Mr. Sensitive

May 23, 2011

Risk Is Off

Filed under: Girls — lbej @ 14:09
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Beginning of Day 2:

Me – 18 territories, control of Africa, South America, Australia

Reagan – 14 territories, control of Asia

Jenny – 10 territories, strongest position in Europe

  • We open with my turn.  I drive up through Alaska and into Kamchatka, breaking Reagan’s hold on Asia.  “What happened to Rasia?” she laments.  Daddy happened is what.
  • Jenny attacks in North America, despite having no strategic reason to do so.  She is stretched thinly there by the end of her turn.
  • Reagan attacks in Kamchatka and is repelled.
  • On my turn, I roll up Jenny’s overextended armies in North America, reducing her to a lone holding in Eastern U.S.  I attack her there three times at the cost of six armies.  I wonder aloud if this is my Stalingrad.  It isn’t.
  • Jenny continues to ignore the obvious strategic imperative to consolidate Europe and tries to revenge herself against me in North America.  She fails.
  • Reagan slogs away in Kamchatka.
  • I complete the destruction of Jenny in North America and become master of the Western and Southern Hemispheres.  My empire is like a giant Pac-man preparing to chop down on Europe and Asia.  Let’s say Ms. Pac-man, because she’s more bad-ass.
  • Too late, Jenny discovers prudence and does not hurl her newly recruited armies against unassailable positions.  She has only six territories remaining.
  • Before Reagan’s turn, I gamely suggest Jenny agree to indissoluble political union with her sister, creating a Eurasian Empire to rival my own Ms. Pac-Land.  Much like the Reynaud government in 1940, she refuses.  Reagan invades Africa from the Middle East.  She is repulsed, but my losses are considerable.  Reagan is proving that she is a capable general.
  • On my turn, I gobble up Scandinavia and then send wave after wave of human fodder into Ural, to no avail.  It’s the gold armies that fail me.  My black armies are consistently better performers; it’s like the black troops are my German regulars and the golds are the Italians.  “I’m never sending any gold guys into Earl again!” I shout.  “What about black guys?” Reagan asks.  “Oh, Earl’s going to be full of black guys; just you wait.”  A turn later, Earl goes black.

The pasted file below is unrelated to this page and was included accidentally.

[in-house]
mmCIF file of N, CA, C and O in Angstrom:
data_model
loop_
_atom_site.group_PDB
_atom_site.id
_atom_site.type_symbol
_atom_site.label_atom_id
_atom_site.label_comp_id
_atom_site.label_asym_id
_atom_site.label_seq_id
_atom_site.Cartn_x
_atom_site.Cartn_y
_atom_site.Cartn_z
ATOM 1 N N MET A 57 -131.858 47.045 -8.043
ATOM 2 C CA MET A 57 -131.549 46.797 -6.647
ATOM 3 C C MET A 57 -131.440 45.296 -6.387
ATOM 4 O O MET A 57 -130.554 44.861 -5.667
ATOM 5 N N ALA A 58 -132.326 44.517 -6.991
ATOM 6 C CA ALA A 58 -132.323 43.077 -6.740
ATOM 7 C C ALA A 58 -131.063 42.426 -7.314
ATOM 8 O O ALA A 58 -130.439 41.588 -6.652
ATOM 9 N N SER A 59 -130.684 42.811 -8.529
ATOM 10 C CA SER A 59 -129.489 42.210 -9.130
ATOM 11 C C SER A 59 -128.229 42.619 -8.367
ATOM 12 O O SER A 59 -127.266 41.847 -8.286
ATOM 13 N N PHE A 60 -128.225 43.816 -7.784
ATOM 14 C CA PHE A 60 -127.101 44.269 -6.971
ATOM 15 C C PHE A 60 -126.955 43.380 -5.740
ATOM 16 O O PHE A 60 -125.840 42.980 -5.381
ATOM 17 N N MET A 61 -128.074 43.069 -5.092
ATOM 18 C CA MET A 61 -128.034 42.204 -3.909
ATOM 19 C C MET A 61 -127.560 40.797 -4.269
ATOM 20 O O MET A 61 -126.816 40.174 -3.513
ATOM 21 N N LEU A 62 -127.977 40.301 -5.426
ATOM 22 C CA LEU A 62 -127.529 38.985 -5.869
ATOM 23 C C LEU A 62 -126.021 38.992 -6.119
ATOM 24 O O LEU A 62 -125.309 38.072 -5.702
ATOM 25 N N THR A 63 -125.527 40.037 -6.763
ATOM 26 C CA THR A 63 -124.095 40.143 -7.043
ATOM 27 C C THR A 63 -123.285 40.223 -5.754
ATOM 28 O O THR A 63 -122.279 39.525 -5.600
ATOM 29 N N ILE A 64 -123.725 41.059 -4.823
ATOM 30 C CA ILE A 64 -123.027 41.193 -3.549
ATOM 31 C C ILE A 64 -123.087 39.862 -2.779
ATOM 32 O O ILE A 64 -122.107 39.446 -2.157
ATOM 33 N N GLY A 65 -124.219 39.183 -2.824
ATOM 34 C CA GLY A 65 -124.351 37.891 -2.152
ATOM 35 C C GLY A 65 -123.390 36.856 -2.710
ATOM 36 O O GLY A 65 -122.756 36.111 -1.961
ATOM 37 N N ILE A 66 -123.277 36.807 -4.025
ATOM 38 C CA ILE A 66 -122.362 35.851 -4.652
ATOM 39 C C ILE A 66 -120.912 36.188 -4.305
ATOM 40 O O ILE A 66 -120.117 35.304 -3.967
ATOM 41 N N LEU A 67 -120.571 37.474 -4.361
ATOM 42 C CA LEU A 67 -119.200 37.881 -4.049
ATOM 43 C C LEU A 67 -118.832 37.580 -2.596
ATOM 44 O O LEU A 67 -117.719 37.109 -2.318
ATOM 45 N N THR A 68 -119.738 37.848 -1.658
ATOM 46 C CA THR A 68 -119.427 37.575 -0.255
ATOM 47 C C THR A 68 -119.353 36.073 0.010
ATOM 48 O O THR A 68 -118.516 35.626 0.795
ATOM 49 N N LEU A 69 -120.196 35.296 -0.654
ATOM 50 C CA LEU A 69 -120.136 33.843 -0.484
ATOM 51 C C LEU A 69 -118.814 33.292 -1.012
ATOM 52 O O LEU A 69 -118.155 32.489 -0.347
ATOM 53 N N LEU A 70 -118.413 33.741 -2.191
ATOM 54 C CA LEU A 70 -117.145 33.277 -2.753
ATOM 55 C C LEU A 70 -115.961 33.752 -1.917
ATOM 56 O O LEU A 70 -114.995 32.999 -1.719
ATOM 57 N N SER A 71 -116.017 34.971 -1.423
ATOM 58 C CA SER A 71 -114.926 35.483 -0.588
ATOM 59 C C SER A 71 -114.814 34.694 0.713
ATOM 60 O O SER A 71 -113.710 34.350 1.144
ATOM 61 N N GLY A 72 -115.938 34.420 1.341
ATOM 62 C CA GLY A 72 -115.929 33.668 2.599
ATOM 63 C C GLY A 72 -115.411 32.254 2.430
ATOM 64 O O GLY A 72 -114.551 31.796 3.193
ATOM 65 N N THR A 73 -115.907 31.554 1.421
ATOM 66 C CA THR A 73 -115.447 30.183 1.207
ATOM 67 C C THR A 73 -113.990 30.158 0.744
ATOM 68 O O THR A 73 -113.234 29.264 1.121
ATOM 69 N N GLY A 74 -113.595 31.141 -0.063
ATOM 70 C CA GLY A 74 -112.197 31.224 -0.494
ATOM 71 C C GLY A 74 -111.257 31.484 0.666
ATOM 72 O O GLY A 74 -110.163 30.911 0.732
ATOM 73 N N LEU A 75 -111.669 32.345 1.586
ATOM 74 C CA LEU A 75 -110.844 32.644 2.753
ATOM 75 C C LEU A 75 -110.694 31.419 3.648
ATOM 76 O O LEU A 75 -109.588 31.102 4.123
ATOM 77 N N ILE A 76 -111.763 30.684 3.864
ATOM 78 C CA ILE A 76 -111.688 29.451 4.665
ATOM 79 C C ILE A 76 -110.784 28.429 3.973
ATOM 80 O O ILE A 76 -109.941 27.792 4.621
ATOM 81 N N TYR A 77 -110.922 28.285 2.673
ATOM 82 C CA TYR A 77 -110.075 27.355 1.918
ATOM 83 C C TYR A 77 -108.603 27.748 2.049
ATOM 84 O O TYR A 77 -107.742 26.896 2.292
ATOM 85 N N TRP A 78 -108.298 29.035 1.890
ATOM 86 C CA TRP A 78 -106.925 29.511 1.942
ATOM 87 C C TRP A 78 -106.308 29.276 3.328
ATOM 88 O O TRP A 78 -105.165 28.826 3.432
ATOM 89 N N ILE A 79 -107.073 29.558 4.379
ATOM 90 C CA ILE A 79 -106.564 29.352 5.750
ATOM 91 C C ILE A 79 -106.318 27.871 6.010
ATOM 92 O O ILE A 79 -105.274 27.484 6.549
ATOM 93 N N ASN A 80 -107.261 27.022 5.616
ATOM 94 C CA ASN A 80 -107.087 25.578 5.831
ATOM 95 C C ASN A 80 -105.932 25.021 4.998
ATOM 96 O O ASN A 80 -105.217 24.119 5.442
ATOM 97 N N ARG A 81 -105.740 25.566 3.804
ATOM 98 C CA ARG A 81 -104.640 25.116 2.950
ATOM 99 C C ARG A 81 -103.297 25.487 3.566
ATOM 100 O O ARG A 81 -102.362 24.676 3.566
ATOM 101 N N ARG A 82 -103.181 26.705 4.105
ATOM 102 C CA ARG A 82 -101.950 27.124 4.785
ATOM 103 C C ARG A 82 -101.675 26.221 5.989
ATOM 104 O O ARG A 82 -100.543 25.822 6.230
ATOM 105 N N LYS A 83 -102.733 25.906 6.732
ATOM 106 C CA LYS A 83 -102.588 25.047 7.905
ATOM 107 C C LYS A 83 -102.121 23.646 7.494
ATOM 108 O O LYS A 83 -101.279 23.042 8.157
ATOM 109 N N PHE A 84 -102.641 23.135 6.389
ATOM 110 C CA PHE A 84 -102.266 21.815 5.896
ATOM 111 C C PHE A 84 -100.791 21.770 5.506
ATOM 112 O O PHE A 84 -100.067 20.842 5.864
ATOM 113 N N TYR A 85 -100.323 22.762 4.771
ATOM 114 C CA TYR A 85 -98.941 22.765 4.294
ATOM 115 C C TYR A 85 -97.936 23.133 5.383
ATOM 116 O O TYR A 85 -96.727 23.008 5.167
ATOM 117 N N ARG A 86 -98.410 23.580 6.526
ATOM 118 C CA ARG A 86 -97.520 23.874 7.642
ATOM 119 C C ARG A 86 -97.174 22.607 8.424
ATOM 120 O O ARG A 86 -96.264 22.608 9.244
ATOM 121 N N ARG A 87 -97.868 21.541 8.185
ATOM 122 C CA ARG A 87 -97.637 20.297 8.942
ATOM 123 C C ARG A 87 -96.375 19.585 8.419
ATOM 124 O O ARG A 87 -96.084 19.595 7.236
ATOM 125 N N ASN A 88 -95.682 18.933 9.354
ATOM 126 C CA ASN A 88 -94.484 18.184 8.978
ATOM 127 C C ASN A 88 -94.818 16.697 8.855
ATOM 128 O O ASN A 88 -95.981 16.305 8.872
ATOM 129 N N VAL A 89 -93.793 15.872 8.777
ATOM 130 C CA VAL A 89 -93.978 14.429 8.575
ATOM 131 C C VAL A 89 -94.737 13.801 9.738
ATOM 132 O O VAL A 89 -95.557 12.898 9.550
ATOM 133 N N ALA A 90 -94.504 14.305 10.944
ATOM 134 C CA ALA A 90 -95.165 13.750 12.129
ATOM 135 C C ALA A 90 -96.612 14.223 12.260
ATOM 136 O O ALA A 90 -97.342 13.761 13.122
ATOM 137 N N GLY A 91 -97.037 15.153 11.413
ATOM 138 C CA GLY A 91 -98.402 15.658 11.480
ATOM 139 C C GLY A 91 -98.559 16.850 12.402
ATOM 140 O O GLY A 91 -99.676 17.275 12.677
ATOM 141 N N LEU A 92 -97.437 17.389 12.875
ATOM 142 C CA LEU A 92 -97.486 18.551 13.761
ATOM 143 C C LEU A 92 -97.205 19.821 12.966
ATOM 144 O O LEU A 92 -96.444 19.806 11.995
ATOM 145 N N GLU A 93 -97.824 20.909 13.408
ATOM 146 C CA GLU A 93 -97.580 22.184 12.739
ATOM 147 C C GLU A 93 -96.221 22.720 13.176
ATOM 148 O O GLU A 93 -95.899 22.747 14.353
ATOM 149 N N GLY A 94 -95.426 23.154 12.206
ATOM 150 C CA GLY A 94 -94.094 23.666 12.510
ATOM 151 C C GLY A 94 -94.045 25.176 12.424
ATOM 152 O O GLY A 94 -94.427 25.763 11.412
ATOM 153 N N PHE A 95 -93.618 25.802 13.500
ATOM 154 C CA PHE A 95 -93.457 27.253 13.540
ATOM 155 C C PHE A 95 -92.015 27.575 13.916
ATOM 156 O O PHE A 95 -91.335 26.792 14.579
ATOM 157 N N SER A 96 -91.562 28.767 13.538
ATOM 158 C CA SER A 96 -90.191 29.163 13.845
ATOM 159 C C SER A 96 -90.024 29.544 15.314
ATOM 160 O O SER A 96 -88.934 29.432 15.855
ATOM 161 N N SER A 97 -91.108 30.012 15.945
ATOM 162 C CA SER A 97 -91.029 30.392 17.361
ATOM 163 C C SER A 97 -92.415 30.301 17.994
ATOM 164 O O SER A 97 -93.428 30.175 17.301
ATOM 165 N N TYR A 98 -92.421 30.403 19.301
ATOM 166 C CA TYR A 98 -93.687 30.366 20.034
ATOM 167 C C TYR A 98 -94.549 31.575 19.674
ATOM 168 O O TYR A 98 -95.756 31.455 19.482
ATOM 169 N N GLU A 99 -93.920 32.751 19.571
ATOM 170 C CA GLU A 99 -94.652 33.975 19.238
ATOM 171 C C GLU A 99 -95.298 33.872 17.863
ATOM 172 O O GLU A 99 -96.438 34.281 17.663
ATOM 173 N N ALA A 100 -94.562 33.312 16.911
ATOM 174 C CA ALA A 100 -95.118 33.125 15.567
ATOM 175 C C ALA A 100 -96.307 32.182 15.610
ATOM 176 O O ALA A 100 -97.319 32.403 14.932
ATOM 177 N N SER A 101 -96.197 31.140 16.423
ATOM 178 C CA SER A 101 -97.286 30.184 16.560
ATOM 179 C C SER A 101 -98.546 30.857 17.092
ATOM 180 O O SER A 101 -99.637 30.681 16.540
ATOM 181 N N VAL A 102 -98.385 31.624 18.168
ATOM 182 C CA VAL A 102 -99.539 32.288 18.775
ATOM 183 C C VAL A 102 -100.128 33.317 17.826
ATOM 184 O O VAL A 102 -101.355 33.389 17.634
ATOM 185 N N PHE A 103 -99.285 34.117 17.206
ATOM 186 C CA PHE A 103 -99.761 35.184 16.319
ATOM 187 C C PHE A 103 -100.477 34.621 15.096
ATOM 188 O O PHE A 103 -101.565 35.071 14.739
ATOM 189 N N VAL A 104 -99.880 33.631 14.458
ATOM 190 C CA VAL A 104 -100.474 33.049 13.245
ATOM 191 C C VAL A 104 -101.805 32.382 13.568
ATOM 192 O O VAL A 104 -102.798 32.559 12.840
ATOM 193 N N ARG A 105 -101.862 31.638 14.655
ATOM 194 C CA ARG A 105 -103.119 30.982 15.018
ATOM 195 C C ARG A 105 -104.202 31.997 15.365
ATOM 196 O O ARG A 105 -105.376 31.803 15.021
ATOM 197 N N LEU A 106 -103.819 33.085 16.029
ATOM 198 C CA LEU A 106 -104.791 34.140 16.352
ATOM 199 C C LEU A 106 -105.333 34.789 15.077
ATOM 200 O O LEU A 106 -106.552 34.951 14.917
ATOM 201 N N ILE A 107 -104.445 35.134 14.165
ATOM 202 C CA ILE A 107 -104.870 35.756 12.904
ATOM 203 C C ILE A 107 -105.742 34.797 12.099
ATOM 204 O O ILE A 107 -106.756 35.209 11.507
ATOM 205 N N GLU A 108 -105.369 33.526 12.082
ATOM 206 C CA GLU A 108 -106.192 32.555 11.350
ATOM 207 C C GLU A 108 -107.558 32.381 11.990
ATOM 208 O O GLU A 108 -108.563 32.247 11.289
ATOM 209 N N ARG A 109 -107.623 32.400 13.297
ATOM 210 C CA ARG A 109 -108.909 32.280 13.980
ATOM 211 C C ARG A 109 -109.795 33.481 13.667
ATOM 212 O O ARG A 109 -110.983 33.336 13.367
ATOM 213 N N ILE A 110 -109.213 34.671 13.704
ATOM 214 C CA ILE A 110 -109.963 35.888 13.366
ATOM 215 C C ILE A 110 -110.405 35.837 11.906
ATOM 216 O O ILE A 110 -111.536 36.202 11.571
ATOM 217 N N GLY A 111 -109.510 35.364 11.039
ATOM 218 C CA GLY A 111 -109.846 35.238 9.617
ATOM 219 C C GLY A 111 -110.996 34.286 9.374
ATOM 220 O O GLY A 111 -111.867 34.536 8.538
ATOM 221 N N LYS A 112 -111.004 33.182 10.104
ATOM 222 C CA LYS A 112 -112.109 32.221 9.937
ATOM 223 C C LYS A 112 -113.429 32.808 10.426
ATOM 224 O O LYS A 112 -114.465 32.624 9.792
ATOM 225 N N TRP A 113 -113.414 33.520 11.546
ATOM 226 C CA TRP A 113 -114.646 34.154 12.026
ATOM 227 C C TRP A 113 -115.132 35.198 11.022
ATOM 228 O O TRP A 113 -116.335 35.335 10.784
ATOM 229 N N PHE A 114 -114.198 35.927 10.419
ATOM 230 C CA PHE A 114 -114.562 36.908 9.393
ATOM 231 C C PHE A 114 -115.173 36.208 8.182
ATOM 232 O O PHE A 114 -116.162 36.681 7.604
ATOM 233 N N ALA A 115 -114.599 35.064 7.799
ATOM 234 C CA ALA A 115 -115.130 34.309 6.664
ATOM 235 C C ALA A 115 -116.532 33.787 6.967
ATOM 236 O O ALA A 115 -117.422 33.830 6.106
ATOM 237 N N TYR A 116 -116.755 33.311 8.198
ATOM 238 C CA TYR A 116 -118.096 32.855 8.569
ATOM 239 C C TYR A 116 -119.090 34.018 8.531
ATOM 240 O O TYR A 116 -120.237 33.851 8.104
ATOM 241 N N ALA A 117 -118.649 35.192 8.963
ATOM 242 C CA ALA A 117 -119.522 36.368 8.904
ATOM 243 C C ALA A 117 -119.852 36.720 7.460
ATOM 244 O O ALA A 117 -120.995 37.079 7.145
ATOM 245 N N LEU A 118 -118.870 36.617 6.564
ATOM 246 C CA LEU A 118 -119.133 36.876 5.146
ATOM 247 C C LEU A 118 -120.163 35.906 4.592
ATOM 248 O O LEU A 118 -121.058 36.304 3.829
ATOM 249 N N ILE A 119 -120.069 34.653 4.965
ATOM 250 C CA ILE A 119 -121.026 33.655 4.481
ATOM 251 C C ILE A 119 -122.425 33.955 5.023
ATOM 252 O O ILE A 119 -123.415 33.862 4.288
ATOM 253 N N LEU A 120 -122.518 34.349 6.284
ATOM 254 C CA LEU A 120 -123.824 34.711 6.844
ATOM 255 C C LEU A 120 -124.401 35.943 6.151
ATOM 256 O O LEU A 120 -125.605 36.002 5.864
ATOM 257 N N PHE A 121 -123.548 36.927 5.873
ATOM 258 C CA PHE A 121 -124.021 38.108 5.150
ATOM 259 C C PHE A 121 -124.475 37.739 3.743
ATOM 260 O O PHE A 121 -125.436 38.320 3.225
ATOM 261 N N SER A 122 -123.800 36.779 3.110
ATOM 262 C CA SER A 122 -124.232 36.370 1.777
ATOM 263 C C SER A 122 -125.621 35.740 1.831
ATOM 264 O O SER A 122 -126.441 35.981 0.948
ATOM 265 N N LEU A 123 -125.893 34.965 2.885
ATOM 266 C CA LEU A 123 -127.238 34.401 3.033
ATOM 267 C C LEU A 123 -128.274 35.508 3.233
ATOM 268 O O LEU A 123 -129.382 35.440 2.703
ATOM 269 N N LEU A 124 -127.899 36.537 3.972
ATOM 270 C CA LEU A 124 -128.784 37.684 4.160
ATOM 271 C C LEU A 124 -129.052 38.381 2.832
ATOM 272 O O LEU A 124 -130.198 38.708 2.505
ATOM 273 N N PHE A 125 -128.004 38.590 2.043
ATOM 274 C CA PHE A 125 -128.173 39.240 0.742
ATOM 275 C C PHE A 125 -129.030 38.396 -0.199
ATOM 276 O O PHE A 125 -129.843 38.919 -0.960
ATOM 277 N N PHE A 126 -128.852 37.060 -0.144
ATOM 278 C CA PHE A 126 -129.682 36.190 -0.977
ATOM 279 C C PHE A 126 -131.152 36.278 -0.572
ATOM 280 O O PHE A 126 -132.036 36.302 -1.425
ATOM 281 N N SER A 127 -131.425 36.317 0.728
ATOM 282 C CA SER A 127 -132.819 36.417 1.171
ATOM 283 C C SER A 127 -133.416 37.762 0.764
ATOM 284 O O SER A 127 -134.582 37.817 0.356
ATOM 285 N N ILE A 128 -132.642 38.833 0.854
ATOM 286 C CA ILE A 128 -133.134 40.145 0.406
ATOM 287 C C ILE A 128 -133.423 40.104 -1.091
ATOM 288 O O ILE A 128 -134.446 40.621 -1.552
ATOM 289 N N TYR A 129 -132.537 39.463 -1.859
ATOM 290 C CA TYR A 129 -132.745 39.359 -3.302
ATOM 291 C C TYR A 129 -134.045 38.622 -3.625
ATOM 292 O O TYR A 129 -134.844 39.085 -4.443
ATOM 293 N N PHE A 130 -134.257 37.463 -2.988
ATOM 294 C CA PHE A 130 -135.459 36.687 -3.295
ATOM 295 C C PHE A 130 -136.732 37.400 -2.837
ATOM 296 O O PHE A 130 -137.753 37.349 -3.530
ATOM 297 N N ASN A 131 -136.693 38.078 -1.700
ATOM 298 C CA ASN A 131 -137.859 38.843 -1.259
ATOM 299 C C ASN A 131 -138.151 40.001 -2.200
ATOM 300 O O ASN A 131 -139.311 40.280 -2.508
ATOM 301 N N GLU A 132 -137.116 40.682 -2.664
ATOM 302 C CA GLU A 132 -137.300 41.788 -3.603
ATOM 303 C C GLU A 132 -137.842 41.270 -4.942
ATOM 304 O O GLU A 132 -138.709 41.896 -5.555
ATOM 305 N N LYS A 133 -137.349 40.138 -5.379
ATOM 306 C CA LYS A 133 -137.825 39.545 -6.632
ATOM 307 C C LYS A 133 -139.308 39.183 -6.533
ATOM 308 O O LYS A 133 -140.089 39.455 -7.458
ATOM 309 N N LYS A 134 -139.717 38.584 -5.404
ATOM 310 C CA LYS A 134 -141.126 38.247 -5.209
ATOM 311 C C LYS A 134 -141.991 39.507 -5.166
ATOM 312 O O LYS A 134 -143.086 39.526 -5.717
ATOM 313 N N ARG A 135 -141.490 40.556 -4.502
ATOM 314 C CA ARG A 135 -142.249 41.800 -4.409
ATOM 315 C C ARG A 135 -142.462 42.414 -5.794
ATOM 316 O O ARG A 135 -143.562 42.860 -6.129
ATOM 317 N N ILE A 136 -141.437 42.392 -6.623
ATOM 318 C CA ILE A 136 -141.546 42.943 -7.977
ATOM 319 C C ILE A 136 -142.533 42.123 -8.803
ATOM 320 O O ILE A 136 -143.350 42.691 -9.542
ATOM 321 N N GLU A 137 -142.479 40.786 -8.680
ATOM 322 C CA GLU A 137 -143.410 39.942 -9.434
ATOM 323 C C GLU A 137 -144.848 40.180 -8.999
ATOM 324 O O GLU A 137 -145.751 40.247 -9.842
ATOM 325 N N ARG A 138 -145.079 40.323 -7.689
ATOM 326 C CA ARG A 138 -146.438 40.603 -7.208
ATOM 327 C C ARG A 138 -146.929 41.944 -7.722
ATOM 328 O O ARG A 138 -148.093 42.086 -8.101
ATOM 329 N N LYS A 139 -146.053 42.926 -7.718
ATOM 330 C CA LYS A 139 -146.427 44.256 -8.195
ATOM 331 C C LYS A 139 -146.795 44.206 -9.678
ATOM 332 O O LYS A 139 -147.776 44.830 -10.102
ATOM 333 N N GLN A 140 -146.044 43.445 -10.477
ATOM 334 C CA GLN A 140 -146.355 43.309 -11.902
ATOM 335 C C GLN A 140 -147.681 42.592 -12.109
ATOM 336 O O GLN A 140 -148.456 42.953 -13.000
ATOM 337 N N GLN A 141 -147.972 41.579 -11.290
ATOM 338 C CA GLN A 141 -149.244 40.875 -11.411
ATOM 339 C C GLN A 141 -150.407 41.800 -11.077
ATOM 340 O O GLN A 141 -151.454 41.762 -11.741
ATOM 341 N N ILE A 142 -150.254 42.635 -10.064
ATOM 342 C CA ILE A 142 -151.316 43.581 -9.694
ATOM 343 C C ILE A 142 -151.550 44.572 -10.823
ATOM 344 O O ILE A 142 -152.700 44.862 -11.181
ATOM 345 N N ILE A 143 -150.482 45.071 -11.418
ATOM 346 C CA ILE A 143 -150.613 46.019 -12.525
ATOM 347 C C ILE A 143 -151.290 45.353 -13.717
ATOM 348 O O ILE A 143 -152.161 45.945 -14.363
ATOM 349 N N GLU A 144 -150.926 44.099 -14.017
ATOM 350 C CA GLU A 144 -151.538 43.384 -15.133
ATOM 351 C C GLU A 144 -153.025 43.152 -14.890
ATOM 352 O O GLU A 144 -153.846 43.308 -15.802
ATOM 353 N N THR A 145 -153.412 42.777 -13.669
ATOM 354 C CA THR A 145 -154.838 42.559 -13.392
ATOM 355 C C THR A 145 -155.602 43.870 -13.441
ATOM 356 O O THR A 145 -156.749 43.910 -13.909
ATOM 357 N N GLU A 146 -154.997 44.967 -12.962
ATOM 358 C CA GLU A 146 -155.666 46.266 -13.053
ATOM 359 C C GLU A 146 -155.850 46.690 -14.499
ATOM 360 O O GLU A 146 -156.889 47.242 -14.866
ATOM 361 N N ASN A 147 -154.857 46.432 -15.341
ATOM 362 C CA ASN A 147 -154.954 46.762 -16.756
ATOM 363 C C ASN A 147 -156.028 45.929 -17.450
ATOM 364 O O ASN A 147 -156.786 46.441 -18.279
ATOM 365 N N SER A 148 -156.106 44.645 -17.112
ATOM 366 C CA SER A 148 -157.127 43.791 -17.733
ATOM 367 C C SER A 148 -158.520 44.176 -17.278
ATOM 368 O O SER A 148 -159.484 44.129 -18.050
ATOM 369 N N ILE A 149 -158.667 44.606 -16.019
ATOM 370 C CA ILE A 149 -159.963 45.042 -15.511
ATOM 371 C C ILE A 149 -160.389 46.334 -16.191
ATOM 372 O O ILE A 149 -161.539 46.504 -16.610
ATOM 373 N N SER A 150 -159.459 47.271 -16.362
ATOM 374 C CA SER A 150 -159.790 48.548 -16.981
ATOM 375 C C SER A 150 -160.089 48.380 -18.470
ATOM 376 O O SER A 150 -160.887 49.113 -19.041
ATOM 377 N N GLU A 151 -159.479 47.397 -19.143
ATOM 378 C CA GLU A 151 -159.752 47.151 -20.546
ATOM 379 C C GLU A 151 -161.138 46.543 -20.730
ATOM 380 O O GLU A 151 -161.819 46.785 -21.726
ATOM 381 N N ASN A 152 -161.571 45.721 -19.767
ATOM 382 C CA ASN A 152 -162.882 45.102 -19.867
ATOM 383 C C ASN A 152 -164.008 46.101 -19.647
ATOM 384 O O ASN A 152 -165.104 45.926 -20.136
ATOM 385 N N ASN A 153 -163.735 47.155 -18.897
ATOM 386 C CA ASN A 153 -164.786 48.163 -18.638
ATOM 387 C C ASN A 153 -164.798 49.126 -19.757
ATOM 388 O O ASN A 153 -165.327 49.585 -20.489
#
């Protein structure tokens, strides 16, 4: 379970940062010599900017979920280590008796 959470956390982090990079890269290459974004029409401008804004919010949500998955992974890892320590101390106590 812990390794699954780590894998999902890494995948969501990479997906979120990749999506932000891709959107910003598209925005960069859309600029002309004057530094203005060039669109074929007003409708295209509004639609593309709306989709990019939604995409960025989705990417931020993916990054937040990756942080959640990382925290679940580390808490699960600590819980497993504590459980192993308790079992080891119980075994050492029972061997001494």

• Jenny takes a shot at North Africa for no reason whatsoever.  She loses four armies and now we are all tired.  We extend the game to a third day.

Beginning of Day 3:

Me – 28 territories, control of Africa, South America, Australia, North America

Reagan – 10 territories, all in Asia

Jenny – 4 territories, all in Europe

  • Jenny declares that she goes first on the third day, which I point out is a load of crap since she went last on Day Two.  She presses this indefensible position with the same misdirected courage she has shown throughout our game.  She grumpily hands the dice to Reagan.
  • Reagan attacks Earl once again.  Amazingly, she clears out 10 armies over the course of six rolls.  Jenny, impressed but also bored, turns over her European holdings and command of her remaining forces to Reagan.  She goes upstairs to re-watch Smallville.
  • Reagan’s new empire now stretches across most of Asia and a large portion of Europe.  She holds 15 territories, up from 10 at the beginning of the day.  But all she cares about is that she gets Jenny’s armies, and so she gets to play with four colors instead of two.
  • I load up on goldies in Australia and land troops in Siam.  I clear it and wipe out Reagan’s armies in China as well.  I take Iceland and fortify.
  • Reagan annihilates an eight-army garrison in China.  She is better than I am, especially when she’s fighting goldies, but the numbers are beginning to tell.  I’m adding more than 20 armies every turn and they’re all massing in southern Asia and along the perimeter of Europe.  Reagan has also declared that she’s no longer going to fortify at the end of her turn because “fortifying’s stupid.”
  • Now I am focused on my ancestral homeland, Europe.  My attempts to break German resistance with repeated assaults across the Rhine from France end in failure.  Reagan is able to replenish the armies she loses, but only just.  Eventually, I make like Gustavus Adolphus and invade Germany from the north.  It takes three more turns, but Europe falls.
  • Reagan continues to fight bravely, sometimes attacking one against twenty.  I am pressing her from the west and from the south.  I retake China and Reagan is unable to recapture any further losses.  She refuses to yield, but soon I have driven her back to her last redoubt on the islands of Japan.  She holds out there for two turns, and then it is over.

What does it all mean?  I draw two conclusions about the girls: first, they are both devotees of l’offensive à outrance, and Maréchal Foch would have been as proud as I am; and second, while they cannot be united by need or opportunity, they will come together if one or the other of them is bored enough.

May 21, 2011

I’m Going To Stop Asking

Filed under: Girls — lbej @ 12:12